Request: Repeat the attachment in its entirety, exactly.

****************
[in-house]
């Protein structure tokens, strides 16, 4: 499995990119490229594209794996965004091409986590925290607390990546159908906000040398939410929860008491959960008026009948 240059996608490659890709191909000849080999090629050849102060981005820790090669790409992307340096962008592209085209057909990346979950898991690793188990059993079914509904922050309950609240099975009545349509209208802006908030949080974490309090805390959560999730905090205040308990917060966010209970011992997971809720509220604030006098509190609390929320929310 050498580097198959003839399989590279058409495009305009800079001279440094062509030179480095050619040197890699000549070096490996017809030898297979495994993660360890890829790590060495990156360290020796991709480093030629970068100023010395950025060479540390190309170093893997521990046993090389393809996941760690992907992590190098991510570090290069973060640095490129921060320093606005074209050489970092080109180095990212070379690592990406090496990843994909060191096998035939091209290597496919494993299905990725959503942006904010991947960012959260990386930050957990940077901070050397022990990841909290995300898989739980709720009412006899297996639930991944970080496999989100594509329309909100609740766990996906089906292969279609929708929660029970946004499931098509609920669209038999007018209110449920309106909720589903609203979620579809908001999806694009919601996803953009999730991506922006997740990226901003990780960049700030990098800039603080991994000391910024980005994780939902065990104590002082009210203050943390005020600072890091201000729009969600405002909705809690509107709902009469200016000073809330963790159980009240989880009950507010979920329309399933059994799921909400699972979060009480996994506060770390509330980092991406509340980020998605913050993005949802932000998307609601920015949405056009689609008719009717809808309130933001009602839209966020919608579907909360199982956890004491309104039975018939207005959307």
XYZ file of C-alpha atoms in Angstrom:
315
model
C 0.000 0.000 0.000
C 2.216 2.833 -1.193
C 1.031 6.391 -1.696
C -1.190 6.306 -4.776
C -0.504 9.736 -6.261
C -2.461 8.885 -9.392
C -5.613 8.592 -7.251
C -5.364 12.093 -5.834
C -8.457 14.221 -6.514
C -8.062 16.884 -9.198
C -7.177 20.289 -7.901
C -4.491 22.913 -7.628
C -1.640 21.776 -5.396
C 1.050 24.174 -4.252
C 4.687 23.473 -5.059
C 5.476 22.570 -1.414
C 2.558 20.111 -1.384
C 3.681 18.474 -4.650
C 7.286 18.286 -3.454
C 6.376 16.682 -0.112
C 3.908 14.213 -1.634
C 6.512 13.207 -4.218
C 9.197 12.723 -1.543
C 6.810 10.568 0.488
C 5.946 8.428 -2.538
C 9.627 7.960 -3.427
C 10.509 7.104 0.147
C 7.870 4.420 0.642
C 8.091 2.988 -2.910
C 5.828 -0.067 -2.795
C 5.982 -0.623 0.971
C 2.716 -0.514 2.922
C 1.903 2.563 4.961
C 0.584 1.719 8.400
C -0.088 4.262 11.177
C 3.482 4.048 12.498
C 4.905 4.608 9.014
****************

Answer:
[in-house]
């Protein structure tokens, strides 16, 4: 499995990119490229594209794996965004091409986590925290607390990546159908906000040398939410929860008491959960008026009948 240059996608490659890709191909000849080999090629050849102060981005820790090669790409992307340096962008592209085209057909990346979950898991690793188990059993079914509904922050309950609240099975009545349509209208802006908030949080974490309090805390959560999730905090205040308990917060966010209970011992997971809720509220604030006098509190609390929320929310 050498580097198959003839399989590279058409495009305009800079001279440094062509030179480095050619040197890699000549070096490996017809030898297979495994993660360890890829790590060495990156360290020796991709480093030629970068100023010395950025060479540390190309170093893997521990046993090389393809996941760690992907992590190098991510570090290069973060640095490129921060320093606005074209050489970092080109180095990212070379690592990406090496990843994909060191096998035939091209290597496919494993299905990725959503942006904010991947960012959260990386930050957990940077901070050397022990990841909290995300898989739980709720009412006899297996639930991944970080496999989100594509329309909100609740766990996906089906292969279609929708929660029970946004499931098509609920669209038999007018209110449920309106909720589903609203979620579809908001999806694009919601996803953009999730991506922006997740990226901003990780960049700030990098800039603080991994000391910024980005994780939902065990104590002082009210203050943390005020600072890091201000729009969600405002909705809690509107709902009469200016000073809330963790159980009240989880009950507010979920329309399933059994799921909400699972979060009480996994506060770390509330980092991406509340980020998605913050993005949802932000998307609601920015949405056009689609008719009717809808309130933001009602839209966020919608579907909360199982956890004491309104039975018939207005959307």
XYZ file of C-alpha atoms in Angstrom:
315
model
C 0.000 0.000 0.000
C 2.216 2.833 -1.193
C 1.031 6.391 -1.696
C -1.190 6.306 -4.776
C -0.504 9.736 -6.261
C -2.461 8.885 -9.392
C -5.613 8.592 -7.251
C -5.364 12.093 -5.834
C -8.457 14.221 -6.514
C -8.062 16.884 -9.198
C -7.177 20.289 -7.901
C -4.491 22.913 -7.628
C -1.640 21.776 -5.396
C 1.050 24.174 -4.252
C 4.687 23.473 -5.059
C 5.476 22.570 -1.414
C 2.558 20.111 -1.384
C 3.681 18.474 -4.650
C 7.286 18.286 -3.454
C 6.376 16.682 -0.112
C 3.908 14.213 -1.634
C 6.512 13.207 -4.218
C 9.197 12.723 -1.543
C 6.810 10.568 0.488
C 5.946 8.428 -2.538
C 9.627 7.960 -3.427
C 10.509 7.104 0.147
C 7.870 4.420 0.642
C 8.091 2.988 -2.910
C 5.828 -0.067 -2.795
C 5.982 -0.623 0.971
C 2.716 -0.514 2.922
C 1.903 2.563 4.961
C 0.584 1.719 8.400
C -0.088 4.262 11.177
C 3.482 4.048 12.498
C 4.905 4.608 9.014